My vision is of a better national shipbuilding strategy that looks to the future and the capabilities that we need to sustain, and ensures that we have a long-term capital investment proposition with the Treasury that reflects the complexity and long-term nature of shipbuilding programmes, finances them properly on a multi-year, generational basis, and invests in the capital infrastructure that is required to get our shipyards match-fit. It is a great tragedy that the world-class shipbuilding capability on the Clyde has not been realised, and that we are still building Type 26s in the same old hall built by a Norwegian company for gas tankers in the 1980s. It has served us well, but when the business case was made for building that hall in the 1980s, we sure as hell did not think we would be building aircraft carriers and Type 26 frigates in it.
This is about not just the narrow business case of one programme and the investment for building Type 26s in the shipyard, but all the other ships that will follow in its wake. This is a 50 to 60-year capital investment programme. The industrial benefit of doing that is enormous, and the Ministry of Defence has not addressed it. I hope the Minister will address that point, because it is crucial that we start to think about this in those terms. The silo mentality about projects does not serve our defence industrial capability. We need a much broader view and much more integration to secure our skills base. We must infuse our ageing shipbuilding workforce with more apprentices. We need sustainable training programmes and a stable demand pipeline through programmes such as the fleet solid support ships, which should be plugged in to take up the slack that has come from the downscaling of the aircraft carrier programme.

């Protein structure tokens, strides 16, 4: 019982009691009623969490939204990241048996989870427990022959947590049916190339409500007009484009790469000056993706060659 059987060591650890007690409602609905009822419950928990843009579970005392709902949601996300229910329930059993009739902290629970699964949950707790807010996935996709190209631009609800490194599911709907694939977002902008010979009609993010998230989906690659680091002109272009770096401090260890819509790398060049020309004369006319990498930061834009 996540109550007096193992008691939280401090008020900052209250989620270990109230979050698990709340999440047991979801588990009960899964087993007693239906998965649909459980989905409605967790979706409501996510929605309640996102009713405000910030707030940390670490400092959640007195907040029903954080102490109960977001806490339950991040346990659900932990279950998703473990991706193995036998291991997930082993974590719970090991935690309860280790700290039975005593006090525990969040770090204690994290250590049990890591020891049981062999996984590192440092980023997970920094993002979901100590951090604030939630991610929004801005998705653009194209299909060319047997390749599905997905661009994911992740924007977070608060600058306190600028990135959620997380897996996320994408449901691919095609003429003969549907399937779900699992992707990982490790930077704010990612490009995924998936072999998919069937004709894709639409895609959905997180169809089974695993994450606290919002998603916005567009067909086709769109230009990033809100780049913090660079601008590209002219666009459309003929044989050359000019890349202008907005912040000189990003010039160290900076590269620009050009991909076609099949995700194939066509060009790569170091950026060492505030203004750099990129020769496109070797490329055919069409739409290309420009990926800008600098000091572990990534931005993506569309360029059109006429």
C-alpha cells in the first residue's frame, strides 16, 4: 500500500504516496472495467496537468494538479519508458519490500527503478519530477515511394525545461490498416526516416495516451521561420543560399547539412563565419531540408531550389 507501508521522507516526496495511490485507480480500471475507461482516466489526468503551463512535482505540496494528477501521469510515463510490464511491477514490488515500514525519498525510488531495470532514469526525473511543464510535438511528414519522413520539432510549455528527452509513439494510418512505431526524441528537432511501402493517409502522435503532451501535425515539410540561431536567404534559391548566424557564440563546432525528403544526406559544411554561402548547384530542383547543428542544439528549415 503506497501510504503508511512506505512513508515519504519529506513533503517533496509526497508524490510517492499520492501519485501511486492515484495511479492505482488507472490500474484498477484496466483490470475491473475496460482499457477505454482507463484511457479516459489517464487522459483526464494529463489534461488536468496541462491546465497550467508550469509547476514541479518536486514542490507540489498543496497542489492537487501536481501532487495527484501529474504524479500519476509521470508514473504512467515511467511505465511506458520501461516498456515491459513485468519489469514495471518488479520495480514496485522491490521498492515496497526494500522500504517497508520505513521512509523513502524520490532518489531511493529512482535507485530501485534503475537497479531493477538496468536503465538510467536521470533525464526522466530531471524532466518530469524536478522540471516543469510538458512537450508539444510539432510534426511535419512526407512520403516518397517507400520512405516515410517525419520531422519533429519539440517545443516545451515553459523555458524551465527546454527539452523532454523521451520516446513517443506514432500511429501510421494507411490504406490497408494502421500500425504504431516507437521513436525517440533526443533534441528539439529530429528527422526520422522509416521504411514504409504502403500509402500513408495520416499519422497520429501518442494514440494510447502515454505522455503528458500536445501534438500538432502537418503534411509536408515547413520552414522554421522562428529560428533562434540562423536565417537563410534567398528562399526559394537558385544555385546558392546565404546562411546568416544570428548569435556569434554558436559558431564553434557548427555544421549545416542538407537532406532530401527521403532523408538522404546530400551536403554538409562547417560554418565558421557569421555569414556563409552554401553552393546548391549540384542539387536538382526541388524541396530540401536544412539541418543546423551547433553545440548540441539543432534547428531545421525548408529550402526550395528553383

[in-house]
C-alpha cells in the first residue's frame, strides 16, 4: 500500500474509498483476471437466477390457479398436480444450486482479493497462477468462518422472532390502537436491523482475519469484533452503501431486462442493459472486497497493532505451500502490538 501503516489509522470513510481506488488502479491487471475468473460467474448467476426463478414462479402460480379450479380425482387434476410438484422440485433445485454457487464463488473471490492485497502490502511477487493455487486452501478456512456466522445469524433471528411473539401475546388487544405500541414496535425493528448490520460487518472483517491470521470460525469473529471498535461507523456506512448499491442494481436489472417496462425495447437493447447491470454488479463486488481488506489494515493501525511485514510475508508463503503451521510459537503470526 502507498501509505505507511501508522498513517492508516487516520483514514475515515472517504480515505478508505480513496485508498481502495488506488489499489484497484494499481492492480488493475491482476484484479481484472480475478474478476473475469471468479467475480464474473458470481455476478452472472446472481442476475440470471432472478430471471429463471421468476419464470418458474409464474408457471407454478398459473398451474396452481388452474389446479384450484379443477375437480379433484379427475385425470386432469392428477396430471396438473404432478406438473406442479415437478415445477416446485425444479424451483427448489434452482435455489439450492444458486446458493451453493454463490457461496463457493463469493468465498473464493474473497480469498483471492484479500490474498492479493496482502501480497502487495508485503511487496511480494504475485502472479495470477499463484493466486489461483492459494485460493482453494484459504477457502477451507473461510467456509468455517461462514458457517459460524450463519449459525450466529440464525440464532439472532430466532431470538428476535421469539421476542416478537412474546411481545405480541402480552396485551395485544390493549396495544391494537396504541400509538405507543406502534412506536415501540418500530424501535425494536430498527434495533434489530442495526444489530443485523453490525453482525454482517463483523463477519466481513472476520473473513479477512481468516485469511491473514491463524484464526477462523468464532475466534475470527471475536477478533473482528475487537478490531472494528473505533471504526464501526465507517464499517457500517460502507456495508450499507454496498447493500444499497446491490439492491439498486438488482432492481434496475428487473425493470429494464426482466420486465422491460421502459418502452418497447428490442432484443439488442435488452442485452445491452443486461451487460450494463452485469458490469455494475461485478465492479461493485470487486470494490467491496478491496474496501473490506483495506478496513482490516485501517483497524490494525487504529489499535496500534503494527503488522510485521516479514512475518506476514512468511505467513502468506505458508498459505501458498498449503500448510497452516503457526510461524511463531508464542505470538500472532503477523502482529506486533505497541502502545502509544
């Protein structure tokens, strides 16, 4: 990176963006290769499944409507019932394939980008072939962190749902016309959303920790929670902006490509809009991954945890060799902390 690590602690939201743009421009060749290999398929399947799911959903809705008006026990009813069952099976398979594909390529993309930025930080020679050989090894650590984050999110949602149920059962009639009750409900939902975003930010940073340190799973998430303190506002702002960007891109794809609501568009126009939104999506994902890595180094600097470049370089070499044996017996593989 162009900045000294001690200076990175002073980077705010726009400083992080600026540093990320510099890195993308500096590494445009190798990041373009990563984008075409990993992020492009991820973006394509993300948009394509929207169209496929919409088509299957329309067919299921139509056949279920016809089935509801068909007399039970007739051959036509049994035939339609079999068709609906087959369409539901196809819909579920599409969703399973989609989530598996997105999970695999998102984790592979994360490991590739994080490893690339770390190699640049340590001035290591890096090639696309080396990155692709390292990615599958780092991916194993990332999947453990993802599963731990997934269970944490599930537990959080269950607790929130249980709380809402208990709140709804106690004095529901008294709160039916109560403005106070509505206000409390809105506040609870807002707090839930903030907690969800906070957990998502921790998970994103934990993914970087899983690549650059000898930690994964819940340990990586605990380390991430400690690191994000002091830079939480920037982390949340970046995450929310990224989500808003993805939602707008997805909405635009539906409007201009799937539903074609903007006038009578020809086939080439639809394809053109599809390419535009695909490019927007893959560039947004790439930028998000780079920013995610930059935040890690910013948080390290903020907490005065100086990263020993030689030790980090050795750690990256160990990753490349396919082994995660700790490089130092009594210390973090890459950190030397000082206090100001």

Similarly, why are we not planning for a proper replacement for HMC Ocean, rather than retrofitting merchant vessels? That is a rather foolish and superficial way of doing it. Let us build a new helicopter landing platform, a replacement for the Albion class and a world-class shipyard that is able to deliver them. That is what we need to do to pull all this together and realise the industrial legacy of the Queen Elizabeth-class programme, which was an exemplar of British engineering. It was a truly world-class, world-leading programme. We talk about building the space shuttle and the international space station, but the Queen Elizabeth-class aircraft carrier is up there with the most complex engineering projects ever undertaken by the human race. We should have a great national celebration of that achievement. Let us make the most of the legacy.
I congratulate all four Members who have spoken so far. Only one of them is a member of the Defence Committee, which I have the honour to chair. Given their depth of knowledge and enormous enthusiasm, the Defence Committee will not be short of worthy members in the future. I encourage those who are not yet on it to redouble their efforts to be so at the first opportunity. The beneficiaries of their enthusiasm and breadth of knowledge will be the House and the country as a whole.
The previous speeches have not left me with as much to say as I might otherwise have said. That is an additional benefit to anybody watching the debate. I will pick and choose a few points here and there from what has been said already, and try to develop them into a theme of strategy and adversaries. When I talk about adversaries, I am really talking about one overwhelming adversary: the Treasury. We heard from my hon. Friend Anne-Marie Trevelyan that, after bringing in one of the two largest vessels ever built for the Royal Navy, the Treasury might be thinking of mothballing it. I suppose that is a little better than the proposal that I heard from one George Osborne in the run-up to the 2010 election, which was to scrap the project for building the carriers completely. It is amazing how many times we have almost lost the ability to project air power from the sea. In one case, we did lose it. We lost it when we lost the Invincible class of carriers.